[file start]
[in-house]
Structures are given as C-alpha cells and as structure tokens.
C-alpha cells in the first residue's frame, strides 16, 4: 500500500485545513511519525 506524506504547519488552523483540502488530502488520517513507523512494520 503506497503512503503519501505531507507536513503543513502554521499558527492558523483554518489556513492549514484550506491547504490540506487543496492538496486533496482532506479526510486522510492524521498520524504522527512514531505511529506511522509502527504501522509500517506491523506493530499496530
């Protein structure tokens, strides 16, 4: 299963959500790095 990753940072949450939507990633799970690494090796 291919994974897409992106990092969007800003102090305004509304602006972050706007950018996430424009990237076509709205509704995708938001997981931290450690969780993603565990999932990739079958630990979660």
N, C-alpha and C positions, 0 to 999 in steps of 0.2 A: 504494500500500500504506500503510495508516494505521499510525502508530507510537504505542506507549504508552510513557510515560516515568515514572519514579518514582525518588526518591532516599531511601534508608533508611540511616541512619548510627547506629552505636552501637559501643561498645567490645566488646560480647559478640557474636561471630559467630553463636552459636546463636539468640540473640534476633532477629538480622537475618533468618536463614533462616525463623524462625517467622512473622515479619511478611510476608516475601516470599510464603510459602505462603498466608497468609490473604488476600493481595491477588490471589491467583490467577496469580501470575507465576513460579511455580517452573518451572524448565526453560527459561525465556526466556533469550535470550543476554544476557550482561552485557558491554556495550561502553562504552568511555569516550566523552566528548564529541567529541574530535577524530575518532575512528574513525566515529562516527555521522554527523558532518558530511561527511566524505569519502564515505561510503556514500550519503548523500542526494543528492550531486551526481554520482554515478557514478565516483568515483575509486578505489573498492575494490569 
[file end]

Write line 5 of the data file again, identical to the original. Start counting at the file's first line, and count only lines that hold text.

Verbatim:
N, C-alpha and C positions, 0 to 999 in steps of 0.2 A: 504494500500500500504506500503510495508516494505521499510525502508530507510537504505542506507549504508552510513557510515560516515568515514572519514579518514582525518588526518591532516599531511601534508608533508611540511616541512619548510627547506629552505636552501637559501643561498645567490645566488646560480647559478640557474636561471630559467630553463636552459636546463636539468640540473640534476633532477629538480622537475618533468618536463614533462616525463623524462625517467622512473622515479619511478611510476608516475601516470599510464603510459602505462603498466608497468609490473604488476600493481595491477588490471589491467583490467577496469580501470575507465576513460579511455580517452573518451572524448565526453560527459561525465556526466556533469550535470550543476554544476557550482561552485557558491554556495550561502553562504552568511555569516550566523552566528548564529541567529541574530535577524530575518532575512528574513525566515529562516527555521522554527523558532518558530511561527511566524505569519502564515505561510503556514500550519503548523500542526494543528492550531486551526481554520482554515478557514478565516483568515483575509486578505489573498492575494490569 